A recent study examining key reasons why Americans don’t buy electric-powered vehicles found that drivers fear their batteries will run out of juice and leave them stranded with no place to charge up.
That’s not a problem at the University of Minnesota, where the first DC Fast Charging station was installed last month in Stadium Village at Washington Avenue and Harvard Street. The super charger, which looks like an oversized gas pump with the requisite nozzle and hose, can get a car battery to 80 percent capacity in 30 minutes. Another plus is that the dual charger, which is one of the first of its kind in the state, accommodates plug-in vehicles that run charge on Asian or American/European standards.
With its arrival, the U now has 13 charging stations in lots and ramps on the East and West banks. The other 12 are Level II chargers, which run on AC current and take up to four hours to fully charge a vehicle. The stations, which are free to use (the normal parking fee still applies), have been busy with vehicles plugged in about 6 hours a day. More chargers are likely, said Steve Sanders, the U’s alternative transportation manager.
“We believe electric vehicles are sustainable, generate less pollution and demand is growing,” he said. “For there to be wider adoption [of electric vehicles], there needs to be a more robust network.”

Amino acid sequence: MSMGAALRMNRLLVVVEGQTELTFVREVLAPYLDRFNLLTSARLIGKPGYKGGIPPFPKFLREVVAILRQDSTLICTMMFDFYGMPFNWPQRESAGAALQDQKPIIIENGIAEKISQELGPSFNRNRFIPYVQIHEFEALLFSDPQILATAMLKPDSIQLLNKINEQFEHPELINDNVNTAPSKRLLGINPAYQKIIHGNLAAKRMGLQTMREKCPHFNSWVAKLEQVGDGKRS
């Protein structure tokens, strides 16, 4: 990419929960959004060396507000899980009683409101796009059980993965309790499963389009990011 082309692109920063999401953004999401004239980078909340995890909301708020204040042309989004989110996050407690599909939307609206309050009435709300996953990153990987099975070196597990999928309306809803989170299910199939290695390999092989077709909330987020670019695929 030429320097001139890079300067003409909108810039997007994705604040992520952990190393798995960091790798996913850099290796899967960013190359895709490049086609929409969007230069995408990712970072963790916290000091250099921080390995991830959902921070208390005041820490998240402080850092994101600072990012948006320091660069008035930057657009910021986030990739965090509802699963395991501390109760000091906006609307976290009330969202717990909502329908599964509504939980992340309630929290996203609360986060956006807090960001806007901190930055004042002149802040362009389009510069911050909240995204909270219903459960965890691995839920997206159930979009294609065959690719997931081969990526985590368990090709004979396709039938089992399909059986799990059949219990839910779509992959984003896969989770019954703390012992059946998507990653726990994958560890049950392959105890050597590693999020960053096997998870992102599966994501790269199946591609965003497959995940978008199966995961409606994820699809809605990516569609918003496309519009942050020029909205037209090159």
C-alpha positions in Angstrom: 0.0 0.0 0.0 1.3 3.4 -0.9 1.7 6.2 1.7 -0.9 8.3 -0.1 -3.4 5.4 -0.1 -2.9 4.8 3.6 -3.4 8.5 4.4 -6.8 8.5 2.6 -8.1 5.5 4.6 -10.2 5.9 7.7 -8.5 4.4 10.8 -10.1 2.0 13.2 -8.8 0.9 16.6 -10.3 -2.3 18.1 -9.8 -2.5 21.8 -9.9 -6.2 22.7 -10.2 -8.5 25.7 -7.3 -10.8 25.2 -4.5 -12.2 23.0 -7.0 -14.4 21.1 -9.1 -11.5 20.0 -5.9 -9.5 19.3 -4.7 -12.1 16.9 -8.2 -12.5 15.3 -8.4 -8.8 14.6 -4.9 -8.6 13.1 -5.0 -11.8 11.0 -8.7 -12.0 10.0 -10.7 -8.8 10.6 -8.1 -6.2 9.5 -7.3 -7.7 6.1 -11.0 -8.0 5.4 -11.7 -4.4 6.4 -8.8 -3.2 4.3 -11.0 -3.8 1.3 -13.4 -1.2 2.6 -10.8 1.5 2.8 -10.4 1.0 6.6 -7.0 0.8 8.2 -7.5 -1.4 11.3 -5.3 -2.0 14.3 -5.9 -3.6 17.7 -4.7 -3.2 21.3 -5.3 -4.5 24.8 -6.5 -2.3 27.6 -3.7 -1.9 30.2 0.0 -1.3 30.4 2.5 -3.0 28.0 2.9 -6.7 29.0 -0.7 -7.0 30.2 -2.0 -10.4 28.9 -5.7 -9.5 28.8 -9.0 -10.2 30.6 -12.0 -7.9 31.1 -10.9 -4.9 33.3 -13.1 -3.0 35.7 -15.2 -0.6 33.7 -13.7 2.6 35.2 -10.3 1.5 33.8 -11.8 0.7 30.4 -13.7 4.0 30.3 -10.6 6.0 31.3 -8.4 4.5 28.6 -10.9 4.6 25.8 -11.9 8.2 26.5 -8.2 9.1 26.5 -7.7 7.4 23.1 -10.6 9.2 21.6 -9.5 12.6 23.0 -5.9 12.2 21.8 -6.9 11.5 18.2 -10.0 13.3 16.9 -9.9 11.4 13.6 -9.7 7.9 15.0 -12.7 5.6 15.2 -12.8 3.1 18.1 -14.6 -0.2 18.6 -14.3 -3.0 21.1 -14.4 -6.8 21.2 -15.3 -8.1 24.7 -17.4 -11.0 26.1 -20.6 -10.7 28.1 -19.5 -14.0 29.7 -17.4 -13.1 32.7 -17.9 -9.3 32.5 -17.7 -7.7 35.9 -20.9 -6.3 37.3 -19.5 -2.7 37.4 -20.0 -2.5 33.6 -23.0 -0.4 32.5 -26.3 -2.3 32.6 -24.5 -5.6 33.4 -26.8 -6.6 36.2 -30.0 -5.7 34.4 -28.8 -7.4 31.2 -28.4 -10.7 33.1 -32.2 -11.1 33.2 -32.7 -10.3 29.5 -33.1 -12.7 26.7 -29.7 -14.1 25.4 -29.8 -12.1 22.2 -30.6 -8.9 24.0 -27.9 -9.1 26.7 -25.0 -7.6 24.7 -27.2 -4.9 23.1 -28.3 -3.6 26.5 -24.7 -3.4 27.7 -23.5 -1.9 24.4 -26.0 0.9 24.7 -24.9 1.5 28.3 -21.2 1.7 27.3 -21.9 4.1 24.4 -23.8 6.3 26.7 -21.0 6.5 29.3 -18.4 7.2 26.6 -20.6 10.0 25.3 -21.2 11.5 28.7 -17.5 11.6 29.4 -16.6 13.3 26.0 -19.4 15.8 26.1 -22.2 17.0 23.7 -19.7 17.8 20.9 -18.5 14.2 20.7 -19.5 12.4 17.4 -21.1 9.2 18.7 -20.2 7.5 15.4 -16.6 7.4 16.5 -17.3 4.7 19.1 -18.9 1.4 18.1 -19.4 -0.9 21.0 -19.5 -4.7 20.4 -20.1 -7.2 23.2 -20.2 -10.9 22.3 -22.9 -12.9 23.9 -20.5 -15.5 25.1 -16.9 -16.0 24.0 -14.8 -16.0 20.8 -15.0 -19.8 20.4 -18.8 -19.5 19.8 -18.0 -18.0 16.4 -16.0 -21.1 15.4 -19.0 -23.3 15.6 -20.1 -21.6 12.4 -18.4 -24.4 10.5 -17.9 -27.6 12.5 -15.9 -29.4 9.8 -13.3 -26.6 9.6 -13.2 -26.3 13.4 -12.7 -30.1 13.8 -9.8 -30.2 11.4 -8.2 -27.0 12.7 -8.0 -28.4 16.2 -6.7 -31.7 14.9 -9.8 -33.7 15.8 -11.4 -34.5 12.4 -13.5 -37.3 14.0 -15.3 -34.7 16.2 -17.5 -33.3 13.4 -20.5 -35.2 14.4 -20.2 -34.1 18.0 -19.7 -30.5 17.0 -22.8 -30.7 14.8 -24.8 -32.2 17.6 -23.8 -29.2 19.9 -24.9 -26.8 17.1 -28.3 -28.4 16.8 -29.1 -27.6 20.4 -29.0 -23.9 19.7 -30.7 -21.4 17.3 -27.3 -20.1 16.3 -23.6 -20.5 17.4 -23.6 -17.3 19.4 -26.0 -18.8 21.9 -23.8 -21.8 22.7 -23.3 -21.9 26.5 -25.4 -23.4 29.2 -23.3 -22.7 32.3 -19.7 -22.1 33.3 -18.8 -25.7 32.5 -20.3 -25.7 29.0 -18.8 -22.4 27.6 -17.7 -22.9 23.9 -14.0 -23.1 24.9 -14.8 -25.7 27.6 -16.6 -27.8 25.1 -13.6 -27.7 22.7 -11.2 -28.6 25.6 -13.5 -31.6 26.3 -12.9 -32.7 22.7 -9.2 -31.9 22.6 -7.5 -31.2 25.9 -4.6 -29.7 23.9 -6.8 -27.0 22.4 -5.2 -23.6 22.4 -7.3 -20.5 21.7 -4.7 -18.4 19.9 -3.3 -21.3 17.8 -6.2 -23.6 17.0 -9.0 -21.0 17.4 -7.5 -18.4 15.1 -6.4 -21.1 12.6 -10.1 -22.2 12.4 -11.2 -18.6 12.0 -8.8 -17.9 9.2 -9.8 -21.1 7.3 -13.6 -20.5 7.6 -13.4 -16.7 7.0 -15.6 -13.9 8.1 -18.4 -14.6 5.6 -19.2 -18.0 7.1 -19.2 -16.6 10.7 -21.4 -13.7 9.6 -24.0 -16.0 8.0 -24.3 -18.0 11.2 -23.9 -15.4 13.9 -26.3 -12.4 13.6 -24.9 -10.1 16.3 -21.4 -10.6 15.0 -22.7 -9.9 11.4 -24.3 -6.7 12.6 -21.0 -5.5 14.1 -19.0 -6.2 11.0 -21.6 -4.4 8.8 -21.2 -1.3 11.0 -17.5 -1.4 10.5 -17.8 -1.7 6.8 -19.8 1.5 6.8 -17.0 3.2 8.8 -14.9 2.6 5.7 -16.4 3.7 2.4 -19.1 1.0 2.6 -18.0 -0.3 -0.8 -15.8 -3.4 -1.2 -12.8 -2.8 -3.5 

The study published in the “Articles in Advance” section of the journal Manufacturing and Service Operations Management said “range anxiety,” meaning the battery range is not enough to meet a driver’s needs, is a key factor restraining electric vehicle sales. The range of most vehicles is 60 to 100 miles.
That is starting to change. Once a novelty, power stations have popped across Hennepin and Ramsey counties. Minneapolis has seen steady use of its 39 stations, with 1,731 sessions at 80 cents an hour logged since they went live a year ago. There also has been a surge in power stations nationwide. Over the next several months, Kansas City Power & Light says it will install more than 1,000 charging sites in the greater Kansas City area.
There are more than 9,000 places to charge up across the United States, said Genevieve Cullen, president of the Electric Drive Transportation Association (EDTA).
“The proliferation of diverse charging stations and options at schools, work, commercial establishments and along the highway is increasing confidence that using electric vehicles will not be a limiting choice,” Cullen said. “There are enough charging stations that can meet their needs. That is an indication of a strong market, a fact the U is recognizing.”
California is home to more than half the 300,000 electric vehicles on the roads — a small number compared to the 250 million registered vehicles in the country. But plug-in vehicles are gaining traction, Cullen said, including in Minnesota where 1 or 2 of every 1,000 vehicles sold is now electric or a hybrid, according to the EDTA.
Nationally, the EDTA says that 11,286 plug-in vehicles were sold in December and 118,773 were sold last year, up from 96,702 in 2013.
“There is a great push in this market as the University of Minnesota so wisely notes,” Cullen said. “The growth in charging and of plug-in vehicles is reinforcing the market.”